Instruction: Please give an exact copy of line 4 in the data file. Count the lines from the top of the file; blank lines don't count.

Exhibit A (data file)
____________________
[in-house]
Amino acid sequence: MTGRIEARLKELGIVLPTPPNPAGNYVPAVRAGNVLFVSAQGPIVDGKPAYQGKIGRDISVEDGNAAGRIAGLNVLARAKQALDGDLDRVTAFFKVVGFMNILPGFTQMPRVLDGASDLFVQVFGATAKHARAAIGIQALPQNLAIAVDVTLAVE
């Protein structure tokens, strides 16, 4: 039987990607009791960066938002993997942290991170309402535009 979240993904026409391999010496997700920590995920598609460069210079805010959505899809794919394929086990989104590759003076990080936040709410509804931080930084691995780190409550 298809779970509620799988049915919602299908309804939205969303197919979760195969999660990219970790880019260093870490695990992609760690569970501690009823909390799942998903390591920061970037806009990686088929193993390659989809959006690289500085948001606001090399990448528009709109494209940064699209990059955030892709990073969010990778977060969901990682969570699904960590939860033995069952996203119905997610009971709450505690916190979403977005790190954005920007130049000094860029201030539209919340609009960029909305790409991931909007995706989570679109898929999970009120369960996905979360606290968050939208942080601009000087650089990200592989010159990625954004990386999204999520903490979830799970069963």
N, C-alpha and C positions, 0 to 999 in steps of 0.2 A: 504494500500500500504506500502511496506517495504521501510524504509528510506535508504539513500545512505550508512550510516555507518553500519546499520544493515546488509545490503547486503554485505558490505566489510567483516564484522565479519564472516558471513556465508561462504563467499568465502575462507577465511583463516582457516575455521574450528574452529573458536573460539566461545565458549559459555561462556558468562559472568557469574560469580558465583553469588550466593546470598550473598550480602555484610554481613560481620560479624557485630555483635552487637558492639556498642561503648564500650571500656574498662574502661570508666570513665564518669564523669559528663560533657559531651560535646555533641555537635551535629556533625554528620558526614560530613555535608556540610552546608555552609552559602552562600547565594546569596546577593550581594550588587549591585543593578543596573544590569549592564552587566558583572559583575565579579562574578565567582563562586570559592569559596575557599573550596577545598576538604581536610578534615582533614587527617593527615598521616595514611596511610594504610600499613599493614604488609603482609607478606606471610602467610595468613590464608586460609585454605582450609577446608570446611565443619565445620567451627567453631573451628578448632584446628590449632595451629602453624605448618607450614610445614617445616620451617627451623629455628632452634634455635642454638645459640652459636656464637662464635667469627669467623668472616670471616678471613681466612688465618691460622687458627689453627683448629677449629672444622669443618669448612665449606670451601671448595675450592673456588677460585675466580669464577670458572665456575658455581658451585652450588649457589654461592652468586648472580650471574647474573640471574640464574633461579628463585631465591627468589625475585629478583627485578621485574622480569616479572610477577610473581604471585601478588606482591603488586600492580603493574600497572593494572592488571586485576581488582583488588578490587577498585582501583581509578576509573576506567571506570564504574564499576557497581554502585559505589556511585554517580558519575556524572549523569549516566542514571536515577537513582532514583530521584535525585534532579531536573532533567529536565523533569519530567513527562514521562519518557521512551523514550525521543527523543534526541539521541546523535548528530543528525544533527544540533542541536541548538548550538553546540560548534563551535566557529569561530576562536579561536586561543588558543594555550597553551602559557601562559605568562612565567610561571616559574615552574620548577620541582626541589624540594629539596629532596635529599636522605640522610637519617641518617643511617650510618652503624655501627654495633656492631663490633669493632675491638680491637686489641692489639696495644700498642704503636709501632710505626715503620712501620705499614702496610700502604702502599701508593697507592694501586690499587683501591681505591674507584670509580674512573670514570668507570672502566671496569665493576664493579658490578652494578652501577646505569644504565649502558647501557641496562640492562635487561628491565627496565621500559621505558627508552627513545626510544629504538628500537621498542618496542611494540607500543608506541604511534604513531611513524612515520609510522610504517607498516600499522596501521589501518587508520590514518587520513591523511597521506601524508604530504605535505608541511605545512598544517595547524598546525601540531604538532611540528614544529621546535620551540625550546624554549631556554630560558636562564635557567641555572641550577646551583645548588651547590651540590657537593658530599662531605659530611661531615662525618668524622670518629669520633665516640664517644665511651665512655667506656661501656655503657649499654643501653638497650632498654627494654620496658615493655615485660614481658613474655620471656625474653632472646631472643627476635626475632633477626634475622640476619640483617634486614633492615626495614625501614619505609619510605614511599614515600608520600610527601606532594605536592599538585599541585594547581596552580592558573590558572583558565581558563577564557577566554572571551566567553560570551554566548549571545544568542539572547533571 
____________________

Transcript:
N, C-alpha and C positions, 0 to 999 in steps of 0.2 A: 504494500500500500504506500502511496506517495504521501510524504509528510506535508504539513500545512505550508512550510516555507518553500519546499520544493515546488509545490503547486503554485505558490505566489510567483516564484522565479519564472516558471513556465508561462504563467499568465502575462507577465511583463516582457516575455521574450528574452529573458536573460539566461545565458549559459555561462556558468562559472568557469574560469580558465583553469588550466593546470598550473598550480602555484610554481613560481620560479624557485630555483635552487637558492639556498642561503648564500650571500656574498662574502661570508666570513665564518669564523669559528663560533657559531651560535646555533641555537635551535629556533625554528620558526614560530613555535608556540610552546608555552609552559602552562600547565594546569596546577593550581594550588587549591585543593578543596573544590569549592564552587566558583572559583575565579579562574578565567582563562586570559592569559596575557599573550596577545598576538604581536610578534615582533614587527617593527615598521616595514611596511610594504610600499613599493614604488609603482609607478606606471610602467610595468613590464608586460609585454605582450609577446608570446611565443619565445620567451627567453631573451628578448632584446628590449632595451629602453624605448618607450614610445614617445616620451617627451623629455628632452634634455635642454638645459640652459636656464637662464635667469627669467623668472616670471616678471613681466612688465618691460622687458627689453627683448629677449629672444622669443618669448612665449606670451601671448595675450592673456588677460585675466580669464577670458572665456575658455581658451585652450588649457589654461592652468586648472580650471574647474573640471574640464574633461579628463585631465591627468589625475585629478583627485578621485574622480569616479572610477577610473581604471585601478588606482591603488586600492580603493574600497572593494572592488571586485576581488582583488588578490587577498585582501583581509578576509573576506567571506570564504574564499576557497581554502585559505589556511585554517580558519575556524572549523569549516566542514571536515577537513582532514583530521584535525585534532579531536573532533567529536565523533569519530567513527562514521562519518557521512551523514550525521543527523543534526541539521541546523535548528530543528525544533527544540533542541536541548538548550538553546540560548534563551535566557529569561530576562536579561536586561543588558543594555550597553551602559557601562559605568562612565567610561571616559574615552574620548577620541582626541589624540594629539596629532596635529599636522605640522610637519617641518617643511617650510618652503624655501627654495633656492631663490633669493632675491638680491637686489641692489639696495644700498642704503636709501632710505626715503620712501620705499614702496610700502604702502599701508593697507592694501586690499587683501591681505591674507584670509580674512573670514570668507570672502566671496569665493576664493579658490578652494578652501577646505569644504565649502558647501557641496562640492562635487561628491565627496565621500559621505558627508552627513545626510544629504538628500537621498542618496542611494540607500543608506541604511534604513531611513524612515520609510522610504517607498516600499522596501521589501518587508520590514518587520513591523511597521506601524508604530504605535505608541511605545512598544517595547524598546525601540531604538532611540528614544529621546535620551540625550546624554549631556554630560558636562564635557567641555572641550577646551583645548588651547590651540590657537593658530599662531605659530611661531615662525618668524622670518629669520633665516640664517644665511651665512655667506656661501656655503657649499654643501653638497650632498654627494654620496658615493655615485660614481658613474655620471656625474653632472646631472643627476635626475632633477626634475622640476619640483617634486614633492615626495614625501614619505609619510605614511599614515600608520600610527601606532594605536592599538585599541585594547581596552580592558573590558572583558565581558563577564557577566554572571551566567553560570551554566548549571545544568542539572547533571 